The First Multi-User Hologram Table is Here

Australian company Euclideon has built a working prototype of what it calls the world’s first true multi-user hologram table. Up to four people can walk around a holographic image and interact with it wearing only a small set of glasses – a far cry from bulky AR headgear. It’s set to go on sale in 2018.

The idea of the hologram table has been a staple of sci-fi for decades. Indeed, hologram tables themselves have popped up here and there, but never really caught on. That’s mainly because in the past, they just haven’t worked like people hoped.

The problem is this: a hologram is a computer-generated stereo image, much like the kind of image you see when you watch a 3-D movie. But if you’ve got a group of people standing around a table, looking at the same image, they’ll all see the same perspective on it, and the image won’t change as they move around. It breaks the illusion.

The same is true of Tupac-style glass projection “holograms,” spinning fan style “holograms” and mist projection systems – when you walk around them, or have multiple people looking at them, they break, so they’ve never taken off as a boardroom presentation device or gaming platform.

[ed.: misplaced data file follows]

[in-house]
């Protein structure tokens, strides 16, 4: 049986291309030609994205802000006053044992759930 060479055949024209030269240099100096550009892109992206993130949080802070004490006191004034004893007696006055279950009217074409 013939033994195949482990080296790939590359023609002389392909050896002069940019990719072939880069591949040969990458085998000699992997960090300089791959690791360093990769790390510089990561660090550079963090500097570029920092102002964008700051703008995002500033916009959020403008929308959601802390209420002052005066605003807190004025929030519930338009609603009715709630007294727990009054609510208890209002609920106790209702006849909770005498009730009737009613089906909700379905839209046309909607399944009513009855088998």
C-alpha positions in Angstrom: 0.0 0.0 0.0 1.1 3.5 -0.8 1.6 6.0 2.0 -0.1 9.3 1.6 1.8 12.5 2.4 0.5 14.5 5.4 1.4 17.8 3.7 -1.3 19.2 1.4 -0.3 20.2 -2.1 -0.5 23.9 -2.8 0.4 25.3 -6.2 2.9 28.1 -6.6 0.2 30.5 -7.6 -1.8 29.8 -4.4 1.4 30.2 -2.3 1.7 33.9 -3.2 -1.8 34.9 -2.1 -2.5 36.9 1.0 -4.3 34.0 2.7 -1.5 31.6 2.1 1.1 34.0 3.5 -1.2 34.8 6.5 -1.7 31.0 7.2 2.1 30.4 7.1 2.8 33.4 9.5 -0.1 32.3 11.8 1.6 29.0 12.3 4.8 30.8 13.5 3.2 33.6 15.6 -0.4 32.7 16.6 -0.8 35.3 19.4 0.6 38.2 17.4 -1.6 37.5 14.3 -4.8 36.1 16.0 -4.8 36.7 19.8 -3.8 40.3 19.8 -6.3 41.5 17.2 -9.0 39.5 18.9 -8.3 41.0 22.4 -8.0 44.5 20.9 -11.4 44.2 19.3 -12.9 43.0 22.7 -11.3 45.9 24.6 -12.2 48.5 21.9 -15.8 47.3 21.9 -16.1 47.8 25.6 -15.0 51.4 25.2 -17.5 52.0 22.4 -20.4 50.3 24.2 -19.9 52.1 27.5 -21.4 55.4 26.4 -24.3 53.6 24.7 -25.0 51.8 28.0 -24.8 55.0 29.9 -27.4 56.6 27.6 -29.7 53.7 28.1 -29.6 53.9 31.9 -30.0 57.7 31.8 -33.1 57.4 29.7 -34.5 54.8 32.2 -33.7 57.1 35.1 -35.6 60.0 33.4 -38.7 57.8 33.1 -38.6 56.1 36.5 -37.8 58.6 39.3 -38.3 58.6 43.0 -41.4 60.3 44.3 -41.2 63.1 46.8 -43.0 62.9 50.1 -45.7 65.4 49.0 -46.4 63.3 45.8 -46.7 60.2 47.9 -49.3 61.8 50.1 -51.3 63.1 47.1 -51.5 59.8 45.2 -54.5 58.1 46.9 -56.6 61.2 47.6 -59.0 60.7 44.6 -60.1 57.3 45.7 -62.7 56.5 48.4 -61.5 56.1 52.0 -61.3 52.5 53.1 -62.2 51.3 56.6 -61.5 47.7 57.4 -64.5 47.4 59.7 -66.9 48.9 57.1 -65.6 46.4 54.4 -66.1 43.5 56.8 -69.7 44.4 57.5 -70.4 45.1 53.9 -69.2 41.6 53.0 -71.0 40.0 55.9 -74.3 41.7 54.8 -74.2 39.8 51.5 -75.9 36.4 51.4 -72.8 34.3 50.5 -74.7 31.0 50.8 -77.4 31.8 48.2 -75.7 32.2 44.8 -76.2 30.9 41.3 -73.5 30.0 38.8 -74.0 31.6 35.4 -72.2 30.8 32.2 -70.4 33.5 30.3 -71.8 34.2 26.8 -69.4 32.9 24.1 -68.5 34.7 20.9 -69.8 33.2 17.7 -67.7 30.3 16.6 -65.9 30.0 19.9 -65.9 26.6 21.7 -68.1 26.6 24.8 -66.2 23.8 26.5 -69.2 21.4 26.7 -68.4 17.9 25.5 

But it seems we’re about to see a new perspective on holograms – eight perspectives, really – from an Australian company that believes it’s cracked the code and designed the world’s first true multi-user hologram table that’s ready for prime time.

Euclideon, based just outside Brisbane, Australia, is better known for its Unlimited Detail (UD) 3D graphics processing engine, which caused quite a kerfuffle in the gaming community when it was first showcased in 2011. The UD engine could render absolutely gigantic virtual spaces in minute detail, allowing a viewer to move through a colossal 3D environment using low-end computers and no special graphics cards. It wasn’t so hot when it came to physics, procedural lighting or objects that changed when they moved, so UD never took off as a large scale gaming engine.

It remains, however, an outstanding engine for geospatial imaging, presenting laser-scanned or hand-designed 3D maps of entire cities that can be zoomed in on to the smallest details and manipulated.

And now, the UD engine underpins Euclideon’s remarkable multi-user hologram tables, which can give up to four users at a time the experience of looking at a hologram that they can walk around and interact with, without the need for bulky augmented reality (AR) headgear.

This is an important point. Euclideon’s table only requires users to use a small pair of motion-trackable sunglasses, very similar to a pair of 3D glasses, making them much more relevant in a social meeting or gaming situation than the large helmets and screens you currently need for AR.

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